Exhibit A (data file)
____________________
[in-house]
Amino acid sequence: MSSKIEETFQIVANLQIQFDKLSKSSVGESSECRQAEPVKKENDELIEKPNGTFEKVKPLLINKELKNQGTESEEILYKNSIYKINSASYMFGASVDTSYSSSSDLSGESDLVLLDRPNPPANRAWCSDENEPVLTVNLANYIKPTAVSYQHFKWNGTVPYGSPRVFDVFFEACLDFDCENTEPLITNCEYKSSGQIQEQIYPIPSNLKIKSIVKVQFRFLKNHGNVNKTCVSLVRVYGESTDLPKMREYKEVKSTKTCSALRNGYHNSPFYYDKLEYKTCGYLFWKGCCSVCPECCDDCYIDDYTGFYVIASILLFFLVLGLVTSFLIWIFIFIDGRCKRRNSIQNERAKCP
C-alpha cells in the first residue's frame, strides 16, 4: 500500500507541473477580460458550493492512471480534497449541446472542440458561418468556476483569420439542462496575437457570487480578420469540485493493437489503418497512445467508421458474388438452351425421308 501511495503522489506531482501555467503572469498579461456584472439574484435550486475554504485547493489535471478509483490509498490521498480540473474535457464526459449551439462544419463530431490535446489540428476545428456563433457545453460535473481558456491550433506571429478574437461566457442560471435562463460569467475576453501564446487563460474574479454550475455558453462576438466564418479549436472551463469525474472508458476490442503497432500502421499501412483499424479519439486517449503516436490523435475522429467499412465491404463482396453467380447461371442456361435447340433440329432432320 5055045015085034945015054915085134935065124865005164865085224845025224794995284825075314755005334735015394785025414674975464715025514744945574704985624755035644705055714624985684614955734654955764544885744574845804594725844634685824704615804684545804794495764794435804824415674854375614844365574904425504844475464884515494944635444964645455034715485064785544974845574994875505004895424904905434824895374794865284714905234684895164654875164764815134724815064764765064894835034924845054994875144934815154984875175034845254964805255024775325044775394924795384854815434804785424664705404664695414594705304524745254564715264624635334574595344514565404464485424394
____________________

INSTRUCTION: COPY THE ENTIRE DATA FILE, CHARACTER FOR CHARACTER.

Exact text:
[in-house]
Amino acid sequence: MSSKIEETFQIVANLQIQFDKLSKSSVGESSECRQAEPVKKENDELIEKPNGTFEKVKPLLINKELKNQGTESEEILYKNSIYKINSASYMFGASVDTSYSSSSDLSGESDLVLLDRPNPPANRAWCSDENEPVLTVNLANYIKPTAVSYQHFKWNGTVPYGSPRVFDVFFEACLDFDCENTEPLITNCEYKSSGQIQEQIYPIPSNLKIKSIVKVQFRFLKNHGNVNKTCVSLVRVYGESTDLPKMREYKEVKSTKTCSALRNGYHNSPFYYDKLEYKTCGYLFWKGCCSVCPECCDDCYIDDYTGFYVIASILLFFLVLGLVTSFLIWIFIFIDGRCKRRNSIQNERAKCP
C-alpha cells in the first residue's frame, strides 16, 4: 500500500507541473477580460458550493492512471480534497449541446472542440458561418468556476483569420439542462496575437457570487480578420469540485493493437489503418497512445467508421458474388438452351425421308 501511495503522489506531482501555467503572469498579461456584472439574484435550486475554504485547493489535471478509483490509498490521498480540473474535457464526459449551439462544419463530431490535446489540428476545428456563433457545453460535473481558456491550433506571429478574437461566457442560471435562463460569467475576453501564446487563460474574479454550475455558453462576438466564418479549436472551463469525474472508458476490442503497432500502421499501412483499424479519439486517449503516436490523435475522429467499412465491404463482396453467380447461371442456361435447340433440329432432320 5055045015085034945015054915085134935065124865005164865085224845025224794995284825075314755005334735015394785025414674975464715025514744945574704985624755035644705055714624985684614955734654955764544885744574845804594725844634685824704615804684545804794495764794435804824415674854375614844365574904425504844475464884515494944635444964645455034715485064785544974845574994875505004895424904905434824895374794865284714905234684895164654875164764815134724815064764765064894835034924845054994875144934815154984875175034845254964805255024775325044775394924795384854815434804785424664705404664695414594705304524745254564715264624635334574595344514565404464485424394